What is the church?
This post is a chapter from Dr. Timothy Tennent’s book, 30 Questions: A Short Catechism on the Christian Faith available for purchase from our store. This resource makes for a great teaching tool in local churches, especially for catechesis purposes. We’re featuring a chapter each week in hopes of encouraging you to pick up the book and share it with others as well.
The church is the joyful company of all those who have been redeemed and brought into right relationship with God. Jesus declared that he was going to build a new community known as the church. Jesus did not use the more common expression of a “congregation” or a “synagogue” to describe his new community, but the word “church.” The word in the Greek is the word for being called to a public assembly. It simultaneously reminds us that we have been called out of a life of sin into a new community, and also that this community is a public assembly designed for men, women, and children alike who have been baptized and brought into this new redeemed life. It is not, like the earlier word, limited to Jews, but is now open to the whole human race, Jew and Gentile. It is a community of prayer, of teaching, of training, of discipline, and it is the place where we dwell in the presence of God and commune with him at the Lord’s Supper or Eucharist. We are not merely saved as individuals but we are saved as a people.
As explored earlier, precisely because sin is fundamentally a broken relationship, it is important that we are brought into new, redeemed relationships so that we can demonstrate to the world what it means to be made right before God. The church is designed to be a little outpost of heaven in the midst of a lost world.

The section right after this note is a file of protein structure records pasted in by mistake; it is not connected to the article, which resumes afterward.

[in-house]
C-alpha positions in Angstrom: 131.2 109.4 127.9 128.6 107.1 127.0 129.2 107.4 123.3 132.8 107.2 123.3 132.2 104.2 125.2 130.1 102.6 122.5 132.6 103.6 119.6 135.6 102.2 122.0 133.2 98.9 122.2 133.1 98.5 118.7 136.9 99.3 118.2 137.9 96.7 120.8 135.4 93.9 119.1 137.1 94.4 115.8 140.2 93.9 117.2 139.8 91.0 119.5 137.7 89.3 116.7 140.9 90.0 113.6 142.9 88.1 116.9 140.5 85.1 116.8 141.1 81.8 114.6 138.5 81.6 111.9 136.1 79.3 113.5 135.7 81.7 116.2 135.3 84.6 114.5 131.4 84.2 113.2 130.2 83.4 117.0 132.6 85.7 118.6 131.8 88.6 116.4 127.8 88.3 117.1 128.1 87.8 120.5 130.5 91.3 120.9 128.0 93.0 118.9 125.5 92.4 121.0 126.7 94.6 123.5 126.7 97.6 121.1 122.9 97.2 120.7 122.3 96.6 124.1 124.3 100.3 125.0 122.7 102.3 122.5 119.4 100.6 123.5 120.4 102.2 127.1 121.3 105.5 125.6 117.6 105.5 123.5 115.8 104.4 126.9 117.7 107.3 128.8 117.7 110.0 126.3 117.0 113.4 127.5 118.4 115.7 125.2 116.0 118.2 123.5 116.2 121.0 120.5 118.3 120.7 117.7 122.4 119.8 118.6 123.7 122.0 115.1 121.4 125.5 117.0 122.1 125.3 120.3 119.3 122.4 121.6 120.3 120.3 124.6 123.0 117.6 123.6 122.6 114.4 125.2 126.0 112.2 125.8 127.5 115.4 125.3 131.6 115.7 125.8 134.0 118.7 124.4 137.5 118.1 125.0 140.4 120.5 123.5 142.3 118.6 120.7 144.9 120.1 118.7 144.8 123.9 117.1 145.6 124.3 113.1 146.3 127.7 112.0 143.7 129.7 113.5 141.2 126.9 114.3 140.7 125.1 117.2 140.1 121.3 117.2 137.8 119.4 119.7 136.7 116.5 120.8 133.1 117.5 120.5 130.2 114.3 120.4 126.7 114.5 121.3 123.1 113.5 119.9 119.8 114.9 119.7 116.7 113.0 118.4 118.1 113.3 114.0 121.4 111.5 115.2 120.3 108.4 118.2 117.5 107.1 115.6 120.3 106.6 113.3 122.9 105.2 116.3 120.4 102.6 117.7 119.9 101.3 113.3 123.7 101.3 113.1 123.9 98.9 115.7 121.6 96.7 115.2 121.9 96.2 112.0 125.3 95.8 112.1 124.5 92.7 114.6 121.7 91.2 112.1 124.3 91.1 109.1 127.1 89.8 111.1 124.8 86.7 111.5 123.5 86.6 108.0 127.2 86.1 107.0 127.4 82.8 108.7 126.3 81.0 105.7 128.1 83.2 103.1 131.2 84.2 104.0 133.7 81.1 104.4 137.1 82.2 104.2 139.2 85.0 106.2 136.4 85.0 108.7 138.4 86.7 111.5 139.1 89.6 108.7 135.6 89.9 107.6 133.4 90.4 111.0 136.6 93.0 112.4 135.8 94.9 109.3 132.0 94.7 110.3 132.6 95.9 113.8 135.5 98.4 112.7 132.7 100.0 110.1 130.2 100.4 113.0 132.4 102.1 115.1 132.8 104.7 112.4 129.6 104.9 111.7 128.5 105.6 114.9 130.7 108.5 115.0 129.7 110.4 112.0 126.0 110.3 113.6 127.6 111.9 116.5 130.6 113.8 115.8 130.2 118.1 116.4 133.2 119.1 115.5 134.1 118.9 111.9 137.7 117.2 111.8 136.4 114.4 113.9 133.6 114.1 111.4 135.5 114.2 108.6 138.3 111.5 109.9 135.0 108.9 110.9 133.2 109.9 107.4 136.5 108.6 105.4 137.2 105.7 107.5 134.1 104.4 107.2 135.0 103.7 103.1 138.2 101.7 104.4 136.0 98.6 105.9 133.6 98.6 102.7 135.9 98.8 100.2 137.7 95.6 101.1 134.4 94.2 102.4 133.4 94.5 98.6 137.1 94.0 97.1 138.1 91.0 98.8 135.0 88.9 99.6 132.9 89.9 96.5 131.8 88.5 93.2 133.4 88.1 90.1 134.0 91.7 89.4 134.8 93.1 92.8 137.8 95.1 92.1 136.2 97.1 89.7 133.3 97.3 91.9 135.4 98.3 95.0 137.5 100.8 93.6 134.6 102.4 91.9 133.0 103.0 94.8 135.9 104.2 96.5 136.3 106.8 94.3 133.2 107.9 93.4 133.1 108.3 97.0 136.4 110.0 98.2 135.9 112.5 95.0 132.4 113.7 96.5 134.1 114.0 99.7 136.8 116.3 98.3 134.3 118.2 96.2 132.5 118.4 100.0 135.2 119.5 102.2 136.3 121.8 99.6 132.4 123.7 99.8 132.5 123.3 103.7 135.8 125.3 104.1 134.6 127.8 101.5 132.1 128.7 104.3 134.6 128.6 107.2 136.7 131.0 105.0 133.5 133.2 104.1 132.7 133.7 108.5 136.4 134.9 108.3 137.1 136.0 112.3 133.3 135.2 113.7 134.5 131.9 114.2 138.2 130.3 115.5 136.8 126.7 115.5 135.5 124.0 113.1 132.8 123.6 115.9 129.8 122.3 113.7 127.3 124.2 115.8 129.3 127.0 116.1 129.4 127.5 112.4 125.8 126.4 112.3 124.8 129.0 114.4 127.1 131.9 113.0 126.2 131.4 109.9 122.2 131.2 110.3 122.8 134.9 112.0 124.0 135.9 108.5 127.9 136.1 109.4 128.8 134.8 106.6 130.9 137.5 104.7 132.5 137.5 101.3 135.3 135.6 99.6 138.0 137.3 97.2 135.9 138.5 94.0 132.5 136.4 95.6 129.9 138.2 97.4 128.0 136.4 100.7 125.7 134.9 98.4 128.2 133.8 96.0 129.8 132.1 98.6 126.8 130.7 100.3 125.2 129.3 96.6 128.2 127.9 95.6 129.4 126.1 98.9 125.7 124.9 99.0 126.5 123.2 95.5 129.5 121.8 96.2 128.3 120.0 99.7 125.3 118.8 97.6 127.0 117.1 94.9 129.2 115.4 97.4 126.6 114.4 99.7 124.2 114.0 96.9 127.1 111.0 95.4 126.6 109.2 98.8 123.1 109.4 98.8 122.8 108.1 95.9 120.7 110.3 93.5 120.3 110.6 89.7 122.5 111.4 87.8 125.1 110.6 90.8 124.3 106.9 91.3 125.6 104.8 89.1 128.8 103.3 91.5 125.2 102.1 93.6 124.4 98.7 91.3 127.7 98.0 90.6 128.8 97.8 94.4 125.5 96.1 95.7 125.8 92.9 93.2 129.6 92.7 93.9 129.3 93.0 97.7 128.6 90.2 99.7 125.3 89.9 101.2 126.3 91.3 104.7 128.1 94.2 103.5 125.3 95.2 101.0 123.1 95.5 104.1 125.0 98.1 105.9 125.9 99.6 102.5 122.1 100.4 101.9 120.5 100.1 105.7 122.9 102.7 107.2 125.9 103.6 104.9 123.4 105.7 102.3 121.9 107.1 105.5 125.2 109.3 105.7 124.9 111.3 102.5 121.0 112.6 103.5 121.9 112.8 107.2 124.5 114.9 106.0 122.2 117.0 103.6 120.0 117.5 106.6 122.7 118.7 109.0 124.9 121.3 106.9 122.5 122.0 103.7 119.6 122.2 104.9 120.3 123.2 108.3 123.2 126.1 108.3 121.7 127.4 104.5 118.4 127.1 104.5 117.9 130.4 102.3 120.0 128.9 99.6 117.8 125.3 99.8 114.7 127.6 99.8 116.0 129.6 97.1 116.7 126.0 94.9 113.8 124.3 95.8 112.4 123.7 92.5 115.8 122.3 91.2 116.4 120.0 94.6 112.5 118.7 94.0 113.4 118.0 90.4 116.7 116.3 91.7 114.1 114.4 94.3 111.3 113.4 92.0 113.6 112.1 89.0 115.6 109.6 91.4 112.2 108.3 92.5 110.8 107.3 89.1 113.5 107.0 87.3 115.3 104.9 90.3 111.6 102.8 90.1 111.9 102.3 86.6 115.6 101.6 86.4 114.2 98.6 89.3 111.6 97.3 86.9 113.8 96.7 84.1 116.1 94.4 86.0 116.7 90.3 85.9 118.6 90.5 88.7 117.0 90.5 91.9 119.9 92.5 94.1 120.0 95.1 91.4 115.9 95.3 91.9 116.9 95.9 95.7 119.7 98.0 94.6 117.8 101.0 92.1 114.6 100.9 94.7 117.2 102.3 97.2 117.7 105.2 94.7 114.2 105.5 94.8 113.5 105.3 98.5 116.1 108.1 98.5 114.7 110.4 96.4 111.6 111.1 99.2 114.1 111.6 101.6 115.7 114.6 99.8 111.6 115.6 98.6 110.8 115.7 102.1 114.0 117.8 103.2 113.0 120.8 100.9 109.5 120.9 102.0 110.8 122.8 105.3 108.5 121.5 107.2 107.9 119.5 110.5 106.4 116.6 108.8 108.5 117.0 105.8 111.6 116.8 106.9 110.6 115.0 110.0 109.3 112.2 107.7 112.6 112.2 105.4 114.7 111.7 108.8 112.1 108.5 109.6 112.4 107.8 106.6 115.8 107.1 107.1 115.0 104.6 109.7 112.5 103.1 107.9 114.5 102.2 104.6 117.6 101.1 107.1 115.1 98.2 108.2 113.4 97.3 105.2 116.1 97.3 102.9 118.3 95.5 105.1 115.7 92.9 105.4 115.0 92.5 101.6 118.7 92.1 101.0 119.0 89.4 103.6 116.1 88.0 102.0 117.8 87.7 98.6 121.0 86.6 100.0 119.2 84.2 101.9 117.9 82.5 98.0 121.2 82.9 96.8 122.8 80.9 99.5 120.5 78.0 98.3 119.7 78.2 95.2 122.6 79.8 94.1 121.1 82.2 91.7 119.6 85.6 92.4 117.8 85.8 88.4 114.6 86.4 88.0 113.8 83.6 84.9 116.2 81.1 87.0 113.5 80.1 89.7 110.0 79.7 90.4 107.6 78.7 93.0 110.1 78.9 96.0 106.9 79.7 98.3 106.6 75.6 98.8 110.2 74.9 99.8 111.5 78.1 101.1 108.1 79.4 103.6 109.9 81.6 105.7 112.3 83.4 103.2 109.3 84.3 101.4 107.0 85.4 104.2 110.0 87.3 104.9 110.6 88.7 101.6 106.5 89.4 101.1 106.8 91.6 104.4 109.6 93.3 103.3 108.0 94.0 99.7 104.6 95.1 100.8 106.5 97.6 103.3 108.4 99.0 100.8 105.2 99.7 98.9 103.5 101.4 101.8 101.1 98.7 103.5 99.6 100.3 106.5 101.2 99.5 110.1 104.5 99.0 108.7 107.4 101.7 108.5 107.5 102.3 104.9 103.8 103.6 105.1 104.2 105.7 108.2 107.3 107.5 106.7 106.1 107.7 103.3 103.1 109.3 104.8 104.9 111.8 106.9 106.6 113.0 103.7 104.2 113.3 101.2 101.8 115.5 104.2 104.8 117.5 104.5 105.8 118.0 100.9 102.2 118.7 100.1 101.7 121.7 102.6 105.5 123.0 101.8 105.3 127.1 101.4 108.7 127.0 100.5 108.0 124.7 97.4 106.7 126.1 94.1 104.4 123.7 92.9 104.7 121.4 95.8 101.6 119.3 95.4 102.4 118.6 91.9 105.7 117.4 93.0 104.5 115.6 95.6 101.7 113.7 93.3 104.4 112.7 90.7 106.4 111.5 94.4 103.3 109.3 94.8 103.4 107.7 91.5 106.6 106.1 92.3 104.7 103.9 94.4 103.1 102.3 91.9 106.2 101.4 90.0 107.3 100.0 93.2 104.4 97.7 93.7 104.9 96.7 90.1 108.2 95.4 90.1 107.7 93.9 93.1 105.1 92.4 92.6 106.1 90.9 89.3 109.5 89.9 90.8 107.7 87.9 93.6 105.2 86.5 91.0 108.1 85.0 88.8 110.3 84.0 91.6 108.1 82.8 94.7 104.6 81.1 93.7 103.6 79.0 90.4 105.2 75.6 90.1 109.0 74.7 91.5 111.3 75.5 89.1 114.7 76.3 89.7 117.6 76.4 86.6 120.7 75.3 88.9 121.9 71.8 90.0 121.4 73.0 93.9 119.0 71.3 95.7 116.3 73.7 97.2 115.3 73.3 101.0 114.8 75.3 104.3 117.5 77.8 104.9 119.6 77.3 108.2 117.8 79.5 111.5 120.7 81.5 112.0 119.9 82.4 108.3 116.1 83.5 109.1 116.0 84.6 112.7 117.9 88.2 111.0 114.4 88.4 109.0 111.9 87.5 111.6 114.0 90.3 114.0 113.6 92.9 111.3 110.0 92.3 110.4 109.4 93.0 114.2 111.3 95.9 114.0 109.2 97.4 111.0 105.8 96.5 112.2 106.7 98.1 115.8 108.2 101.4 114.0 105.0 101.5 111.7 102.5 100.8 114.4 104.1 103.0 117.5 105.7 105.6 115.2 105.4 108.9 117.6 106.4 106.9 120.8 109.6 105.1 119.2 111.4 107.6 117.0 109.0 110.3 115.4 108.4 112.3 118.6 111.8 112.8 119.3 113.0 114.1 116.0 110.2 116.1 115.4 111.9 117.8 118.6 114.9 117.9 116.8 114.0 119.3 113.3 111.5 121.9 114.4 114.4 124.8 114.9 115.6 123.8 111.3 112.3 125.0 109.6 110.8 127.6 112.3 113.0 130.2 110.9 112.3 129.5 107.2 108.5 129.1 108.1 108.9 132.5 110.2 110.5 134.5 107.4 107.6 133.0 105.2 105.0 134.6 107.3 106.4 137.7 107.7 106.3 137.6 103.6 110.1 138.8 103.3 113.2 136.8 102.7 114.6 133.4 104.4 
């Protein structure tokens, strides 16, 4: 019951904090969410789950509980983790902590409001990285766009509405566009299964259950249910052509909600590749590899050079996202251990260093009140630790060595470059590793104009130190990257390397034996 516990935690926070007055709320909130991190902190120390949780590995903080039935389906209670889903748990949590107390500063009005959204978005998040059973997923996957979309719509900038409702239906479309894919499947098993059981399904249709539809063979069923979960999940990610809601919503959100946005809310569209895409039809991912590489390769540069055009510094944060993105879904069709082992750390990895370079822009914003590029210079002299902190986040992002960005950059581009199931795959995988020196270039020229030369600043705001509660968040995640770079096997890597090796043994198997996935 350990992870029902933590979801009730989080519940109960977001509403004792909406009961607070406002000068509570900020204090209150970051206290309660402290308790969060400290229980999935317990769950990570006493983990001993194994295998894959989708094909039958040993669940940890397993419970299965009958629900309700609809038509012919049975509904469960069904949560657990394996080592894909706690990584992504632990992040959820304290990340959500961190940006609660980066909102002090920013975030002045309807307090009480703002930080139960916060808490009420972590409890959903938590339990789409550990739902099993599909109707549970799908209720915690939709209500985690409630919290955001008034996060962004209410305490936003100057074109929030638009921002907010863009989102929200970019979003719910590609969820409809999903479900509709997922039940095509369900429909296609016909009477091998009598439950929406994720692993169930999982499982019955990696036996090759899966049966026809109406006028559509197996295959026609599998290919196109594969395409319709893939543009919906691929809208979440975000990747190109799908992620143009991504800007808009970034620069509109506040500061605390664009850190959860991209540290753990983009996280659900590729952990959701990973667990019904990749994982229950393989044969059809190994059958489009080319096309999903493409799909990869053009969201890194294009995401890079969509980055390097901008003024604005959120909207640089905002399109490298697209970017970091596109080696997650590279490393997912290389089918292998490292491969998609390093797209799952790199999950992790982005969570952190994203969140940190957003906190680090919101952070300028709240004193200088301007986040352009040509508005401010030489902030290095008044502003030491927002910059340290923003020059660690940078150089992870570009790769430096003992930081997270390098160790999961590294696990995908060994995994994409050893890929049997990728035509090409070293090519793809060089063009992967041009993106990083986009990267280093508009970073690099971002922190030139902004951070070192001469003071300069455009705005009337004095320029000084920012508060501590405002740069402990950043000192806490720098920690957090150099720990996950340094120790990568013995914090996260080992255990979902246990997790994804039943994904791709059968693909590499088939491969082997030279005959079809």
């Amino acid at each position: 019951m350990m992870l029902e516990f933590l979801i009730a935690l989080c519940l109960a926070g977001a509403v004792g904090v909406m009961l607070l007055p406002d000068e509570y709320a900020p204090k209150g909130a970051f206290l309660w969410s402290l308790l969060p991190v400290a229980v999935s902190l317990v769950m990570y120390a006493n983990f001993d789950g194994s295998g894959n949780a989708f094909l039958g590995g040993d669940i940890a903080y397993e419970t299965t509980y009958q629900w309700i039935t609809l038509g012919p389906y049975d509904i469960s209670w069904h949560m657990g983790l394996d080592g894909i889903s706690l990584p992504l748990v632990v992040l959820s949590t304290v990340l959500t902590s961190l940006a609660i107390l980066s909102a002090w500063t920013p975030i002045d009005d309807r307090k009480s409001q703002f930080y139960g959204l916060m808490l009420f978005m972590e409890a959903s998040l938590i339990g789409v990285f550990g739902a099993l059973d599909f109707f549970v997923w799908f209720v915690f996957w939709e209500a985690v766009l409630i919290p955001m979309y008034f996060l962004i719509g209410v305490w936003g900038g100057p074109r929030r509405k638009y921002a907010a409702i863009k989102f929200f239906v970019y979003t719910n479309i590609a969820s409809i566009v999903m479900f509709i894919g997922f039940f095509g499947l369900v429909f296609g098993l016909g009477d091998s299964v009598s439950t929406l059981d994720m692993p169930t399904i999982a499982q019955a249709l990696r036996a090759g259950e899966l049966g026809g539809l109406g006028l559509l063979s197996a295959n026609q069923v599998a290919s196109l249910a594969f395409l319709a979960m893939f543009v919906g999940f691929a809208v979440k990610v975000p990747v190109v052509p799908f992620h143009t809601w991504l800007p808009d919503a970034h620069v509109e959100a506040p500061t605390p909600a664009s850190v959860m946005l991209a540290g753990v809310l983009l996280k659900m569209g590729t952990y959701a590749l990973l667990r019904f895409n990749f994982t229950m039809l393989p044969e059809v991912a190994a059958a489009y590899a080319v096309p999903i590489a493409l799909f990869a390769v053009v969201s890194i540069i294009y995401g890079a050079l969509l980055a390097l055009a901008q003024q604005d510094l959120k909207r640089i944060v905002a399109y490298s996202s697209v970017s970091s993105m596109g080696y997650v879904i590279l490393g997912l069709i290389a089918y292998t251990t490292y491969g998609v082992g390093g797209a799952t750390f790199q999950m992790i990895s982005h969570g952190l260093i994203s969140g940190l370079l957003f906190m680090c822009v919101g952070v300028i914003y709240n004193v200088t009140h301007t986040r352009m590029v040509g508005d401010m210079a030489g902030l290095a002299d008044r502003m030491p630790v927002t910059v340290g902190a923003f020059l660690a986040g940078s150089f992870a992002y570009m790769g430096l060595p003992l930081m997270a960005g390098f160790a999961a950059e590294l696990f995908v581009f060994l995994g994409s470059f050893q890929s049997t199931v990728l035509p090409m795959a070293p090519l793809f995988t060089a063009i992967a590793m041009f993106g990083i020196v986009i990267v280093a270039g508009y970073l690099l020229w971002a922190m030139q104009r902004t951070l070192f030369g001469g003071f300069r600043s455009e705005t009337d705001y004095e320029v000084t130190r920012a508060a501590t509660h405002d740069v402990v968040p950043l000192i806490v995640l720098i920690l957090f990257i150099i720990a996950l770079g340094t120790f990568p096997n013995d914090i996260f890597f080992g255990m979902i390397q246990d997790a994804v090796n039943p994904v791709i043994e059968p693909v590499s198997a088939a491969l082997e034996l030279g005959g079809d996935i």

Another phrase used to describe the church is the “Body of Christ.” This expression emphasizes the organic nature of the gathered people of God. The church is not the building where we meet for worship and prayer. The church is the gathering of God’s people, each discovering their gifts and the ways we together manifest the presence of Christ in the world. Paul’s description of the “body” reminds us that we each have a purpose in the functioning of the whole, and we each have gifts which work together in service to one another and the world. It is in the church that we discover the community God intended for us, and are empowered for the global mission of the gospel to all peoples and to every corner of the earth.
What is the relationship between the church and the Kingdom of God? The Kingdom of God refers to the reign and rule of God. It is the Kingdom which is breaking into the world and which gives birth to the church. The church is the living witness of the rule and reign of God. In the church we are to see manifest in dozens of ways how God’s rule and reign impact daily life, families, society, and the world. In other words, the church is designed to be the tangible expression of the rule and reign of God.
1 Corinthians 12:12–31